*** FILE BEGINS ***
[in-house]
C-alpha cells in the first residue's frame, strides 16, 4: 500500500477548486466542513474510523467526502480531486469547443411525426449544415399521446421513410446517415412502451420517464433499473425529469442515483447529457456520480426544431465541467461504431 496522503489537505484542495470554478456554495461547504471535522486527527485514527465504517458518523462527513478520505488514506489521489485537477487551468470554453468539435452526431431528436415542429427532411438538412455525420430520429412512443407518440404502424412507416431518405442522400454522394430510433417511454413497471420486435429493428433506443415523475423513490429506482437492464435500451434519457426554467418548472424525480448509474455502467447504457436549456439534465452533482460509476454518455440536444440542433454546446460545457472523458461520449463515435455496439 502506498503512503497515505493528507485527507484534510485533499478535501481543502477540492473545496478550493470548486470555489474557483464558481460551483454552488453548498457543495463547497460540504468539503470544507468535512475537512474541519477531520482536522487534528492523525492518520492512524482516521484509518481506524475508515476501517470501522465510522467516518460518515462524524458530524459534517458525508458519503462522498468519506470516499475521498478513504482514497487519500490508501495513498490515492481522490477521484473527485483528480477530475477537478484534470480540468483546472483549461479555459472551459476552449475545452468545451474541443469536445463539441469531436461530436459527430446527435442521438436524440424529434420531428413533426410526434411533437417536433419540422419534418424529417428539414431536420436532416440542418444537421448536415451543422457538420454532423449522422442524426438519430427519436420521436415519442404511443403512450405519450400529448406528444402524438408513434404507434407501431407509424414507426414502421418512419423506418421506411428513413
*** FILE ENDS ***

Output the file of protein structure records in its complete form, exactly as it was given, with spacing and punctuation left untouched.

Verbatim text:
[in-house]
C-alpha cells in the first residue's frame, strides 16, 4: 500500500477548486466542513474510523467526502480531486469547443411525426449544415399521446421513410446517415412502451420517464433499473425529469442515483447529457456520480426544431465541467461504431 496522503489537505484542495470554478456554495461547504471535522486527527485514527465504517458518523462527513478520505488514506489521489485537477487551468470554453468539435452526431431528436415542429427532411438538412455525420430520429412512443407518440404502424412507416431518405442522400454522394430510433417511454413497471420486435429493428433506443415523475423513490429506482437492464435500451434519457426554467418548472424525480448509474455502467447504457436549456439534465452533482460509476454518455440536444440542433454546446460545457472523458461520449463515435455496439 502506498503512503497515505493528507485527507484534510485533499478535501481543502477540492473545496478550493470548486470555489474557483464558481460551483454552488453548498457543495463547497460540504468539503470544507468535512475537512474541519477531520482536522487534528492523525492518520492512524482516521484509518481506524475508515476501517470501522465510522467516518460518515462524524458530524459534517458525508458519503462522498468519506470516499475521498478513504482514497487519500490508501495513498490515492481522490477521484473527485483528480477530475477537478484534470480540468483546472483549461479555459472551459476552449475545452468545451474541443469536445463539441469531436461530436459527430446527435442521438436524440424529434420531428413533426410526434411533437417536433419540422419534418424529417428539414431536420436532416440542418444537421448536415451543422457538420454532423449522422442524426438519430427519436420521436415519442404511443403512450405519450400529448406528444402524438408513434404507434407501431407509424414507426414502421418512419423506418421506411428513413